3. Table of Contents Introduction
    4. Statement of Need
    5. Goals and Objectives
    6. Methods
    7. Evaluation
    8. Dissemination and Utilization
    9. Facilities and Equipment
    10. Personnel and Organization Capability
    11. Budget
    12. Appendices
  1. Transmittal Letter
    • This is on organization’s letterhead with an appropriate signature. It consists of a summary of problems or needs, goals and objectives and project methods, organizational capability and experience, how the project links with funder interests, name of contact person and funds requested (optional). This is no more than one page.
    • Write this letter when you have completed your proposal.
  2. The Proposal
    1. Title Page - Consists of title of the project, name of applicant submitting the proposal, beginning and ending dates, funds requested (optional), names - addresses - signatures of project director, and date of submission. This is one page in length.
    2. Abstract - This is a brief but extremely important overview of the project. It is written last. Usually it is not more than 200-300 words (one page in length) and describes the problem or need, purpose and goals, who will be served, methods, procedures, and program activities, who will conduct the project and where, time frame for the project, background and qualification of staff and organization, cost of the project, and benefits of the project.

This section is also written after you have completed the proposal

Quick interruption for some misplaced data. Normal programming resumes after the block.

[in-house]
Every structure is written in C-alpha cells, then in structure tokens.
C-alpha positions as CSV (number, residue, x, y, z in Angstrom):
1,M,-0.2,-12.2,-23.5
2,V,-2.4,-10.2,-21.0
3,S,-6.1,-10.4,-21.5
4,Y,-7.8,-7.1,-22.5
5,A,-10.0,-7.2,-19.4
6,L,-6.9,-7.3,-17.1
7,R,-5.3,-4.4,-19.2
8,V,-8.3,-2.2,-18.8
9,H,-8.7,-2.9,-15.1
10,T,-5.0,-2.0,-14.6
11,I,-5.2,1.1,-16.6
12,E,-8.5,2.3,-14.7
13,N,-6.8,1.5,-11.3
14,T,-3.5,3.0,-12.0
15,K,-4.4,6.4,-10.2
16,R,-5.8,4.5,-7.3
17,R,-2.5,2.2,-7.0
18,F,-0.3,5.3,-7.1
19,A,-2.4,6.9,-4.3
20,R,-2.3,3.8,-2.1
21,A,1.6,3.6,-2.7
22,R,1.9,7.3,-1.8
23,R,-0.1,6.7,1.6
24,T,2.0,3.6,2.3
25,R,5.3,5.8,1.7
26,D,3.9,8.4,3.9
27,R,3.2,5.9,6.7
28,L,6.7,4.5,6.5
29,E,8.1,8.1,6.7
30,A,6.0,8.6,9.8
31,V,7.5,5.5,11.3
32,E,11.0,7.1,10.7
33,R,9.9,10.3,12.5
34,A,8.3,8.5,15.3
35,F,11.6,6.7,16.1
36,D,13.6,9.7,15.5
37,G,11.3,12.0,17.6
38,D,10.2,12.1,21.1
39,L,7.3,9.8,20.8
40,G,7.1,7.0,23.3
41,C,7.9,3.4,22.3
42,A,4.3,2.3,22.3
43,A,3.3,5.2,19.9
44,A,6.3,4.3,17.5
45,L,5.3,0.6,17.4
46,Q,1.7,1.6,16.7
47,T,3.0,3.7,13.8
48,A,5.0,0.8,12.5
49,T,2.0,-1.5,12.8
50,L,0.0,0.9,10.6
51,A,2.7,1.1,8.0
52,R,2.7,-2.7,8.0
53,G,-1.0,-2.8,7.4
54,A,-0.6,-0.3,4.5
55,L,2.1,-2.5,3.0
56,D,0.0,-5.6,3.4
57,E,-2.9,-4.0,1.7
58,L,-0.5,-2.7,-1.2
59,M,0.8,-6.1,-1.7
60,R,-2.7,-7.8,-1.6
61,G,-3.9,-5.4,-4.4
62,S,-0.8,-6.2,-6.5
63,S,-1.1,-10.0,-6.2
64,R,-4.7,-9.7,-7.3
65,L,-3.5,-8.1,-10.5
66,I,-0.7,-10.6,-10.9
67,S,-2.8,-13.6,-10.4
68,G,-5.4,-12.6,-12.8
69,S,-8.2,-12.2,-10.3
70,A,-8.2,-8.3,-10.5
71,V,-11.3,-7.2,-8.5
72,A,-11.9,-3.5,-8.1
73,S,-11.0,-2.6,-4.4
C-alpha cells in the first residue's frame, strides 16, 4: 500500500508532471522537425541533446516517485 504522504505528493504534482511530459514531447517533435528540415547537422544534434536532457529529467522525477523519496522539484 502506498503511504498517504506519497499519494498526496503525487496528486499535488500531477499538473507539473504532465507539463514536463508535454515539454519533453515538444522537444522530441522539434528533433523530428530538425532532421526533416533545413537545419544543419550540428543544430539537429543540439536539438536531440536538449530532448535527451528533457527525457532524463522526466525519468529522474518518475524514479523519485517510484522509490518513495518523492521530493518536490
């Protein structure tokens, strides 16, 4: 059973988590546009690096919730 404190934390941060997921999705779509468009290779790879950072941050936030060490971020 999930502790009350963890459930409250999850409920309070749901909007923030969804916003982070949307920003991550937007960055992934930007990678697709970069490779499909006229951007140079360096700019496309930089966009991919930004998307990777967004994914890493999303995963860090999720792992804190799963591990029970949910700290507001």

1. Table of Contents - Identifies the major sections and divisions of the proposal in outline form, including page numbers. This is the very last section to be drafted. It is written after you have completed all parts of the proposal. It may consist of more than one page, depending on the length of the proposal.
    2. Introduction- Places the proposed project within some context. Consists of statement of problem, how project addresses the problem, and tells the funder what lies ahead. This is approximately one-third of a page in duration.
    3. Statement of Need - Provides evidence from many sources on nature of problem and the need to address it. Answers questions to who, what, when, where, why and how long of a problem. Includes any previous attempt to address the problem, what resources exist to address the problem, the organization’s involvement in the problem, and what are the consequences if the problem is not addressed.  In a twenty page proposal, it may take two to three pages to adequately explain the need.
    4. Goals and Objectives - Goals are broad statements of the anticipated outcome. Objectives are measurements or benchmarks of success in reaching the goal. Objectives should identify the target population, results, criteria for measuring, time frame, and expected outcomes. Words like “to increase, to reduce, to improve” will be used. This section is typically no longer than one page.  Each objective must be consistent with the intent of the RFP, Request or Proposal and include target population, results, criteria for measuring, time frame, and expected outcomes.